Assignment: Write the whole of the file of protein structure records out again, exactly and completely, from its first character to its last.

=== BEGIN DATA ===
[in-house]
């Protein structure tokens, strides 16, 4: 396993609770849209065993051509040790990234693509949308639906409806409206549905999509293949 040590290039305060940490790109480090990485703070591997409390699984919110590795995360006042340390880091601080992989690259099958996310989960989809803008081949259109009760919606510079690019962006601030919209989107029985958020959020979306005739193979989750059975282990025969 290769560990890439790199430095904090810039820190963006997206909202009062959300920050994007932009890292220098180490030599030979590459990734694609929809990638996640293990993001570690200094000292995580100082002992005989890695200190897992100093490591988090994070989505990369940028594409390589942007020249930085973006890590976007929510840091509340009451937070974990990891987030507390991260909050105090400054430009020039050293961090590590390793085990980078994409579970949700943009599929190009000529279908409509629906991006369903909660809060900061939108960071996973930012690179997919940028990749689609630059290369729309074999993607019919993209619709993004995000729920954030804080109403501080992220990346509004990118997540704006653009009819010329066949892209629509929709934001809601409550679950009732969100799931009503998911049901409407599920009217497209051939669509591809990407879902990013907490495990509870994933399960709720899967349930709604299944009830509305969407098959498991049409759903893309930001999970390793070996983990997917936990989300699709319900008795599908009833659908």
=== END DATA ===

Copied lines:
[in-house]
């Protein structure tokens, strides 16, 4: 396993609770849209065993051509040790990234693509949308639906409806409206549905999509293949 040590290039305060940490790109480090990485703070591997409390699984919110590795995360006042340390880091601080992989690259099958996310989960989809803008081949259109009760919606510079690019962006601030919209989107029985958020959020979306005739193979989750059975282990025969 290769560990890439790199430095904090810039820190963006997206909202009062959300920050994007932009890292220098180490030599030979590459990734694609929809990638996640293990993001570690200094000292995580100082002992005989890695200190897992100093490591988090994070989505990369940028594409390589942007020249930085973006890590976007929510840091509340009451937070974990990891987030507390991260909050105090400054430009020039050293961090590590390793085990980078994409579970949700943009599929190009000529279908409509629906991006369903909660809060900061939108960071996973930012690179997919940028990749689609630059290369729309074999993607019919993209619709993004995000729920954030804080109403501080992220990346509004990118997540704006653009009819010329066949892209629509929709934001809601409550679950009732969100799931009503998911049901409407599920009217497209051939669509591809990407879902990013907490495990509870994933399960709720899967349930709604299944009830509305969407098959498991049409759903893309930001999970390793070996983990997917936990989300699709319900008795599908009833659908």